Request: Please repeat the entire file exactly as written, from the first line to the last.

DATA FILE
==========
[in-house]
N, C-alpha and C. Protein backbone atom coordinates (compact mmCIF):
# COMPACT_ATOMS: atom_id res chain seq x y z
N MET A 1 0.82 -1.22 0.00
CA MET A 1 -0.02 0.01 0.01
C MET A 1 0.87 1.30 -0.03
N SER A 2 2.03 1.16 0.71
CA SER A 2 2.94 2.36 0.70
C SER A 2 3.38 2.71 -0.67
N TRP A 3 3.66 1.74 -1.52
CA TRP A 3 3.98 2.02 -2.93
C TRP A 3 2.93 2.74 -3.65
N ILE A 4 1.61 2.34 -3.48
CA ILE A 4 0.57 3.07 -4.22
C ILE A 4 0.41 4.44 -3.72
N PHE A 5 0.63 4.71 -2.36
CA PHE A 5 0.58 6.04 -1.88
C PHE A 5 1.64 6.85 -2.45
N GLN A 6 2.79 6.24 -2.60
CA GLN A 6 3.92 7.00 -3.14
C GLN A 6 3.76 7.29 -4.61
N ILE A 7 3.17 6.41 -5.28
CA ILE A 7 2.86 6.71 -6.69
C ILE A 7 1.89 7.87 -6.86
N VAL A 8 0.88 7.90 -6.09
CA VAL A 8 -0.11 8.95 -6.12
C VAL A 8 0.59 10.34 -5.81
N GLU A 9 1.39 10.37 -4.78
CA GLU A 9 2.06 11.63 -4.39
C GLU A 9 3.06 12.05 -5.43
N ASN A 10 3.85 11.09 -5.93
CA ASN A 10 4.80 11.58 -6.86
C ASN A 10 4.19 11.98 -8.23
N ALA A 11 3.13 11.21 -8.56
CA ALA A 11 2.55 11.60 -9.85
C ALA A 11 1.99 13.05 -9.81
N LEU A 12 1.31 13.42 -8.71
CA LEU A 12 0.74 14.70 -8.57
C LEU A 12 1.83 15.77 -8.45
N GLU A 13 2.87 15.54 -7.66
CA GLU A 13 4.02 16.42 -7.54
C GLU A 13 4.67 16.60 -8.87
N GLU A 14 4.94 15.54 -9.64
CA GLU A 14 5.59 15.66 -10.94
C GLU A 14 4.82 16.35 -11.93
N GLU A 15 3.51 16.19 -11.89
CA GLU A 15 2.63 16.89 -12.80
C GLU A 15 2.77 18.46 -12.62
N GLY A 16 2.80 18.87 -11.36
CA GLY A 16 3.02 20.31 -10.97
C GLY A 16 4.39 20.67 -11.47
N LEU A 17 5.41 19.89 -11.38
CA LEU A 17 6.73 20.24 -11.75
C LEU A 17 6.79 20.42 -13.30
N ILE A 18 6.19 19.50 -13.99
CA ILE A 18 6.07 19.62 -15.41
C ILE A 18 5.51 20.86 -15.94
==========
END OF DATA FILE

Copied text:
[in-house]
N, C-alpha and C. Protein backbone atom coordinates (compact mmCIF):
# COMPACT_ATOMS: atom_id res chain seq x y z
N MET A 1 0.82 -1.22 0.00
CA MET A 1 -0.02 0.01 0.01
C MET A 1 0.87 1.30 -0.03
N SER A 2 2.03 1.16 0.71
CA SER A 2 2.94 2.36 0.70
C SER A 2 3.38 2.71 -0.67
N TRP A 3 3.66 1.74 -1.52
CA TRP A 3 3.98 2.02 -2.93
C TRP A 3 2.93 2.74 -3.65
N ILE A 4 1.61 2.34 -3.48
CA ILE A 4 0.57 3.07 -4.22
C ILE A 4 0.41 4.44 -3.72
N PHE A 5 0.63 4.71 -2.36
CA PHE A 5 0.58 6.04 -1.88
C PHE A 5 1.64 6.85 -2.45
N GLN A 6 2.79 6.24 -2.60
CA GLN A 6 3.92 7.00 -3.14
C GLN A 6 3.76 7.29 -4.61
N ILE A 7 3.17 6.41 -5.28
CA ILE A 7 2.86 6.71 -6.69
C ILE A 7 1.89 7.87 -6.86
N VAL A 8 0.88 7.90 -6.09
CA VAL A 8 -0.11 8.95 -6.12
C VAL A 8 0.59 10.34 -5.81
N GLU A 9 1.39 10.37 -4.78
CA GLU A 9 2.06 11.63 -4.39
C GLU A 9 3.06 12.05 -5.43
N ASN A 10 3.85 11.09 -5.93
CA ASN A 10 4.80 11.58 -6.86
C ASN A 10 4.19 11.98 -8.23
N ALA A 11 3.13 11.21 -8.56
CA ALA A 11 2.55 11.60 -9.85
C ALA A 11 1.99 13.05 -9.81
N LEU A 12 1.31 13.42 -8.71
CA LEU A 12 0.74 14.70 -8.57
C LEU A 12 1.83 15.77 -8.45
N GLU A 13 2.87 15.54 -7.66
CA GLU A 13 4.02 16.42 -7.54
C GLU A 13 4.67 16.60 -8.87
N GLU A 14 4.94 15.54 -9.64
CA GLU A 14 5.59 15.66 -10.94
C GLU A 14 4.82 16.35 -11.93
N GLU A 15 3.51 16.19 -11.89
CA GLU A 15 2.63 16.89 -12.80
C GLU A 15 2.77 18.46 -12.62
N GLY A 16 2.80 18.87 -11.36
CA GLY A 16 3.02 20.31 -10.97
C GLY A 16 4.39 20.67 -11.47
N LEU A 17 5.41 19.89 -11.38
CA LEU A 17 6.73 20.24 -11.75
C LEU A 17 6.79 20.42 -13.30
N ILE A 18 6.19 19.50 -13.99
CA ILE A 18 6.07 19.62 -15.41
C ILE A 18 5.51 20.86 -15.94